End the Stigma


Macy McCaffrey, Staff Writer

Suicide is a sensitive subject for most and something not many people feel comfortable discussing freely and openly. However this discussion is necessary. September is known as the National Suicide Prevention Month, where advocates for suicide prevention unite others among the common cause to bring light to such a pressing and common issue.

The American Foundation for Suicide Prevention has found that suicide is the 10th leading cause of death in the US, and has cost over $69 billion in some of the most recent years. According to SAVE, another suicide prevention group, states that depression is the leading cause of suicide worldwide, and nearly 800,000 people die every year due to suicide; that’s nearly 1 person lost to suicide every 40 seconds. However there are people working against this. Many organizations such as SAVE or AFSP fight for discussion and recognition over the topic of suicide awareness.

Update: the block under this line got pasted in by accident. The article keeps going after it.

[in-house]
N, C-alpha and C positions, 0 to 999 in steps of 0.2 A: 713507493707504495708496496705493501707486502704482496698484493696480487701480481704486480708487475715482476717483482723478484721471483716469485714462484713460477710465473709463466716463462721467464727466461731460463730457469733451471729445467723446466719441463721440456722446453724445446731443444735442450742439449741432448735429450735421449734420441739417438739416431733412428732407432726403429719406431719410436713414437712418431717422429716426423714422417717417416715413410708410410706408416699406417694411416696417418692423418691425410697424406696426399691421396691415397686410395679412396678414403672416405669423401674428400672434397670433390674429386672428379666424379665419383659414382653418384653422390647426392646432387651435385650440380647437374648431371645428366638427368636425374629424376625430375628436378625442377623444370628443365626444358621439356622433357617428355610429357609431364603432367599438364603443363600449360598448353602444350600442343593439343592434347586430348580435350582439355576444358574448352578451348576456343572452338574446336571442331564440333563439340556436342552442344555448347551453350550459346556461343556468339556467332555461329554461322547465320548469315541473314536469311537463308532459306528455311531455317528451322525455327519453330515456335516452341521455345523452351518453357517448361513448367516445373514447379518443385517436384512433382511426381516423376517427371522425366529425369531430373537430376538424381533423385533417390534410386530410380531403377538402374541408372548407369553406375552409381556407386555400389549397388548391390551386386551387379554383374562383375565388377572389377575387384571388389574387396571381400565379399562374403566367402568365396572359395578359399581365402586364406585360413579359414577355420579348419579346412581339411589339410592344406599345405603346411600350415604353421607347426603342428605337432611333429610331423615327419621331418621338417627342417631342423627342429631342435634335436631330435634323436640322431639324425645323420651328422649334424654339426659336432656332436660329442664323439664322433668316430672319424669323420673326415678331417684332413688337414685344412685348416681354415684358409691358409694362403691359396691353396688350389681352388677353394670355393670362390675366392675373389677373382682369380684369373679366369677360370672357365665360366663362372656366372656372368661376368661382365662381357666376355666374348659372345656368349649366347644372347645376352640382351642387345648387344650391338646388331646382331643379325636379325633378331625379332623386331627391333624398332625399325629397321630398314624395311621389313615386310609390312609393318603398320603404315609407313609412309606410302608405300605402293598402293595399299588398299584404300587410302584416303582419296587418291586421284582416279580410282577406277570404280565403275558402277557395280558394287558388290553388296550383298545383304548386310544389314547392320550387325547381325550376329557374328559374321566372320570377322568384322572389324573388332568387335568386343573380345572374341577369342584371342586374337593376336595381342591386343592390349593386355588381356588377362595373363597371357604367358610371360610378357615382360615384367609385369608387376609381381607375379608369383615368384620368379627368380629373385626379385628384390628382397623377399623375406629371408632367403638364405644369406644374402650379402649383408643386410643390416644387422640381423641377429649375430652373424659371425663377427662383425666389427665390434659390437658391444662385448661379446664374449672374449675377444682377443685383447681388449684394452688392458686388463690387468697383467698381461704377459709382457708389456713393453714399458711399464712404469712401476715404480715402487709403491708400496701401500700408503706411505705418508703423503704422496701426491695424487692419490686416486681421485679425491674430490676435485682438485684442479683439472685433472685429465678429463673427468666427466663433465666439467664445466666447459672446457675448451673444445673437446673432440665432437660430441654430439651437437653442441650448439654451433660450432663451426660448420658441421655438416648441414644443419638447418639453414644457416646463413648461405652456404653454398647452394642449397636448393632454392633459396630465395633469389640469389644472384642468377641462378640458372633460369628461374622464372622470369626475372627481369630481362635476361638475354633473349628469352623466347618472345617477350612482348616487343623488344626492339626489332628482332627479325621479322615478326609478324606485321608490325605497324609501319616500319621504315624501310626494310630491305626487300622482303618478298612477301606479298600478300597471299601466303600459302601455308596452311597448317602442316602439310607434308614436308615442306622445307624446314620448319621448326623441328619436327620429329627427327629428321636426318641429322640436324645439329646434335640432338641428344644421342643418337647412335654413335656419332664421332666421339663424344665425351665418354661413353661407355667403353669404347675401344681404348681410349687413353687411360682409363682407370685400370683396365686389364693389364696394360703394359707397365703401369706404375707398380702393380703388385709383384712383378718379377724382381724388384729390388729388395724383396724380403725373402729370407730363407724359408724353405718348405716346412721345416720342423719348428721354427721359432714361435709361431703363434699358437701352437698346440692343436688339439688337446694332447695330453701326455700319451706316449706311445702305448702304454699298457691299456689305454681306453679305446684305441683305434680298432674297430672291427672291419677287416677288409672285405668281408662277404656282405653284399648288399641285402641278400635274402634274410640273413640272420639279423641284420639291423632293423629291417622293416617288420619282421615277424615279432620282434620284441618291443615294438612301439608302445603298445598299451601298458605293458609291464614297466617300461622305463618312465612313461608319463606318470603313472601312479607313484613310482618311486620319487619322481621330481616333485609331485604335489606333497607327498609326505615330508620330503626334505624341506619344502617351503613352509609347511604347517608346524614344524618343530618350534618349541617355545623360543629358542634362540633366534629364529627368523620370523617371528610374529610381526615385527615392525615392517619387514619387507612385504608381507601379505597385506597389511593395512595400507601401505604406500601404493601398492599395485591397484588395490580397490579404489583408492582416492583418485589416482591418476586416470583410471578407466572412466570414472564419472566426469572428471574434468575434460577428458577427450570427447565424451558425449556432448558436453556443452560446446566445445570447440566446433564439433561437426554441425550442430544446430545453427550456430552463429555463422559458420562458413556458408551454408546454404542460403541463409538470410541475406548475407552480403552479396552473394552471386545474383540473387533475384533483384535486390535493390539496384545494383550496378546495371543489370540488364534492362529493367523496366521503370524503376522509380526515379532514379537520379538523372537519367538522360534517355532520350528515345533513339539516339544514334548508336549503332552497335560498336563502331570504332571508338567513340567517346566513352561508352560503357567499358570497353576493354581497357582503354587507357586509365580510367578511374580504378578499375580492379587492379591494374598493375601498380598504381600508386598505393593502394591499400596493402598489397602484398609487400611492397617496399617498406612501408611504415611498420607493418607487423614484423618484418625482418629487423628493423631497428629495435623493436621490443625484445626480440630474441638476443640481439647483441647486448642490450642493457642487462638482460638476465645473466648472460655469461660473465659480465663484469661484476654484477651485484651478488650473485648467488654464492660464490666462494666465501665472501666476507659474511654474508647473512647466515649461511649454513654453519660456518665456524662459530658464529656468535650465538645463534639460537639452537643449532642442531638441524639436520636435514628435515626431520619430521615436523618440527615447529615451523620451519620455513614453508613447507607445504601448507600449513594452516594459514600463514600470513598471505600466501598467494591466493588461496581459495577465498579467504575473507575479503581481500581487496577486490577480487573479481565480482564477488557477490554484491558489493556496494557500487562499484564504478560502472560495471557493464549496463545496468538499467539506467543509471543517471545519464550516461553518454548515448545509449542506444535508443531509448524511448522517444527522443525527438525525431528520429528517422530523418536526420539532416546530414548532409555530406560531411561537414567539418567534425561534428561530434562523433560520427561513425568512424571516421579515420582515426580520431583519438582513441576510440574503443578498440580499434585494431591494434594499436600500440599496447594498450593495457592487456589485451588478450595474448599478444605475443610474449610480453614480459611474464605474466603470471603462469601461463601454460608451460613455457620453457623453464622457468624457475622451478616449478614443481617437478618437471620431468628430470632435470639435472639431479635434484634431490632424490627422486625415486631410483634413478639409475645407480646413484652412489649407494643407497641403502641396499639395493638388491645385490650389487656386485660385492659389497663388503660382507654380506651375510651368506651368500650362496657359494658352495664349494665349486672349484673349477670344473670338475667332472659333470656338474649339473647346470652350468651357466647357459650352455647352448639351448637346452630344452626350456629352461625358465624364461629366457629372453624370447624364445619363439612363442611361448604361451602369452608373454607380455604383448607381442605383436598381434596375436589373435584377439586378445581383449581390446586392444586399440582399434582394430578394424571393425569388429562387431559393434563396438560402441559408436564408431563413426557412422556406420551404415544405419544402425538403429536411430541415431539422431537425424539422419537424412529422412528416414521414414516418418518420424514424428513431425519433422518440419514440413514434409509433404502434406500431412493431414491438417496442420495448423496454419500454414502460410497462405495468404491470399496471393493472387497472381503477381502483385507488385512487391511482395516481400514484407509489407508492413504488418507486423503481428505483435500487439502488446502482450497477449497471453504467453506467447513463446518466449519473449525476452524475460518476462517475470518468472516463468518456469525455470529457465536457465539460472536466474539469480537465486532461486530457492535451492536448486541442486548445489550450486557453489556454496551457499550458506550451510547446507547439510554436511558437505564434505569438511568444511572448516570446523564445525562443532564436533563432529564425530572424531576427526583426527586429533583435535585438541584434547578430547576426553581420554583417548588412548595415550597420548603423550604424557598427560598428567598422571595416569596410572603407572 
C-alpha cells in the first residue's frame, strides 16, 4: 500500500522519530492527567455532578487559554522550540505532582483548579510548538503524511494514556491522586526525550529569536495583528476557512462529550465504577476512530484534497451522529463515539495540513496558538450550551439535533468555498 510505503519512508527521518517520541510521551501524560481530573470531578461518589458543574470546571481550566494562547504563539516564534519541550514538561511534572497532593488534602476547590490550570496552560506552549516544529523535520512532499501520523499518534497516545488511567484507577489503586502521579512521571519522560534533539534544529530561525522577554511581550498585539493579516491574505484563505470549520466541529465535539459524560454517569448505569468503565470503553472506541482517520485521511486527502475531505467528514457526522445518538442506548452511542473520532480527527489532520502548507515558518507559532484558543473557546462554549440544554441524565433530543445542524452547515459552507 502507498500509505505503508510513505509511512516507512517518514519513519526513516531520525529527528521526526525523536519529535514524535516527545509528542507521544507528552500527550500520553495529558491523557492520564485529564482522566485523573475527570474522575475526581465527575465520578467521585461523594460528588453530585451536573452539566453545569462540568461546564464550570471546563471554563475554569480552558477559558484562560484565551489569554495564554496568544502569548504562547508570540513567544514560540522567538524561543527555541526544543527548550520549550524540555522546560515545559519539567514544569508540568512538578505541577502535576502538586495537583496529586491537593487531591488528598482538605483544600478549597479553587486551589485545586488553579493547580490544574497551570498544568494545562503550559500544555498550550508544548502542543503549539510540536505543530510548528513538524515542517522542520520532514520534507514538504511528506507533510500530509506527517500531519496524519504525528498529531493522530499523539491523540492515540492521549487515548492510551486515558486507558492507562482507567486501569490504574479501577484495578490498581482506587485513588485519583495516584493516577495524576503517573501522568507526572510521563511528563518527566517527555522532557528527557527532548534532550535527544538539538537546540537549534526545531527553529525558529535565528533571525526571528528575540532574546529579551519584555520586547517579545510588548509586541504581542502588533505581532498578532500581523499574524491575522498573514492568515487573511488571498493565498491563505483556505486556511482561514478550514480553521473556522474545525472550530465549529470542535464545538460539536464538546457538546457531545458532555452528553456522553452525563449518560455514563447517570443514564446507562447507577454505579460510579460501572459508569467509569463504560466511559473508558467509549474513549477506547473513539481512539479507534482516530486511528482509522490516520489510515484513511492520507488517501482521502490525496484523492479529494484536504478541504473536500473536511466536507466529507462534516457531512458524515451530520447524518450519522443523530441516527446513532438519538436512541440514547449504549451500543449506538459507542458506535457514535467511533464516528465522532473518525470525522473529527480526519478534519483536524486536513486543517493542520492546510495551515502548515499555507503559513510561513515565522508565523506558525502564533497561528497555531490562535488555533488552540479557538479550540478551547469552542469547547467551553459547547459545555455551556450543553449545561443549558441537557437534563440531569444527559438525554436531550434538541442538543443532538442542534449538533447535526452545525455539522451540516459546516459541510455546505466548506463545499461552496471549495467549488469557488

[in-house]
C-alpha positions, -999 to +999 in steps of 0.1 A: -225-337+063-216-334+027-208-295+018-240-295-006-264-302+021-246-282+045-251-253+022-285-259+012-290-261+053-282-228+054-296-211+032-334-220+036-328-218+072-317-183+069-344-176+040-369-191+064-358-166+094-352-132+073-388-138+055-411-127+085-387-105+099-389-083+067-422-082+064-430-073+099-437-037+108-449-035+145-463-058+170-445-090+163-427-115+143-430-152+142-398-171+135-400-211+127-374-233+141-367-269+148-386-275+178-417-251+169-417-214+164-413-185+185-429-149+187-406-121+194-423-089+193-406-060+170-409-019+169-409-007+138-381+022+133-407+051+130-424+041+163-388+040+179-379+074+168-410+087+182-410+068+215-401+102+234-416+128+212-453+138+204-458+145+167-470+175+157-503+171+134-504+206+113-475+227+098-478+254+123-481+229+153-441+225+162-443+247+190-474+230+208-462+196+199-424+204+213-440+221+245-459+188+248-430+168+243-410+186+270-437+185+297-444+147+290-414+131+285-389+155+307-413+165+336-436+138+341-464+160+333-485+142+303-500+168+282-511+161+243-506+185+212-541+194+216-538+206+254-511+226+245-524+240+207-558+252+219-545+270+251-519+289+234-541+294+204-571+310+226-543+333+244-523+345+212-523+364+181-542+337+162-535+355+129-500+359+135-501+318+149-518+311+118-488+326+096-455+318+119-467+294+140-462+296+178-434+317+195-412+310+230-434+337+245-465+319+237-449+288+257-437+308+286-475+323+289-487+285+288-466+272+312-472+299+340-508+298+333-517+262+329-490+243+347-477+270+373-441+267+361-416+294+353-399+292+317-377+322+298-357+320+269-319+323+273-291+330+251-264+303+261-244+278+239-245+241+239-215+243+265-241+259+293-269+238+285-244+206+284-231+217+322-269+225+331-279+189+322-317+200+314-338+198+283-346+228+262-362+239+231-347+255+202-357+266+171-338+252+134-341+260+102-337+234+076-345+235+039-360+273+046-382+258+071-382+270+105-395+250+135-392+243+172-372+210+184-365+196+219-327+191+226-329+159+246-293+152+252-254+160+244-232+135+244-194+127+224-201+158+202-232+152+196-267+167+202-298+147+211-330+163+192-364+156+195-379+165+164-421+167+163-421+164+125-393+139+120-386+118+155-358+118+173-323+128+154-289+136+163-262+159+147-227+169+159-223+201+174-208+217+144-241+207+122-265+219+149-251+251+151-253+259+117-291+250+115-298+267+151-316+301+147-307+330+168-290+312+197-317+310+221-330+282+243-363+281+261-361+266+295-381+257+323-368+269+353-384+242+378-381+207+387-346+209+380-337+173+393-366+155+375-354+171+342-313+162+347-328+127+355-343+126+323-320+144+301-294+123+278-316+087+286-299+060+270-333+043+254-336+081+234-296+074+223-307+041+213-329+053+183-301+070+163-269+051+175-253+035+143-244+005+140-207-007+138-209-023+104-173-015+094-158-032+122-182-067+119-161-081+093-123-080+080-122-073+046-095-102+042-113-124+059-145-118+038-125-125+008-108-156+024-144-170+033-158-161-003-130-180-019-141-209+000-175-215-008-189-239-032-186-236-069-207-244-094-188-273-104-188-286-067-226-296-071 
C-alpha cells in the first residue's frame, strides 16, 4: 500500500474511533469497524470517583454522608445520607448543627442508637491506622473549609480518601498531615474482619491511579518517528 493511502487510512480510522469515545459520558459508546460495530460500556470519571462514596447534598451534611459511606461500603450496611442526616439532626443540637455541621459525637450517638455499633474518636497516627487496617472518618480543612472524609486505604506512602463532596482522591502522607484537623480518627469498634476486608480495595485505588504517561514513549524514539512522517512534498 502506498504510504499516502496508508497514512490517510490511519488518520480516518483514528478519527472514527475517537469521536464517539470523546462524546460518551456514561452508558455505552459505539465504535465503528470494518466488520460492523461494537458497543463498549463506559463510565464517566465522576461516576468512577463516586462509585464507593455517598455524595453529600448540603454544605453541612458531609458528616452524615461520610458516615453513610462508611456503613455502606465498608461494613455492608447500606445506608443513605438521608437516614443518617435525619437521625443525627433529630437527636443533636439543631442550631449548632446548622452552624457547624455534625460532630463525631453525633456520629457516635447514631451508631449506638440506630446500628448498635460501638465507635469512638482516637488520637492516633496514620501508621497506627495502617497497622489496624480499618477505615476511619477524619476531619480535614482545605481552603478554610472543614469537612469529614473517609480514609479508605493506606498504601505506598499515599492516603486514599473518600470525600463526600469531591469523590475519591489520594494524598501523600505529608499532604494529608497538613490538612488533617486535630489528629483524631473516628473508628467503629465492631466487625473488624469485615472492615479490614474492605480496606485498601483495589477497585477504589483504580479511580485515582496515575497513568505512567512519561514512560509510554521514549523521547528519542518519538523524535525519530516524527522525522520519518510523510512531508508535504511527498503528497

While Suicide itself is not a mental illness, it is the lasting affect or consequence caused my many treatable mental illnesses. Some warning signs may include a lack of sleep, withdrawal (especially from activities they use to be formally or heavily involved with), a feeling of hopelessness, or a sudden calmness, suggesting one may have already made the decision to end their life. To learn how to recognize more symptoms, go to Recognizing Suicidal Behavior by WebMD.

If you or someone you know is in need of help from any of the organizations, you can refer to https://suicidepreventionlifeline.org/ or call 1-800-273-8255, to talk to someone who can help and understand what you’re going through. 







1-800-273-8255 – Available 24 hours everyday

For those who don’t wish to call, there is an online chat option, where they can talk with someone through text about what they’re experiencing: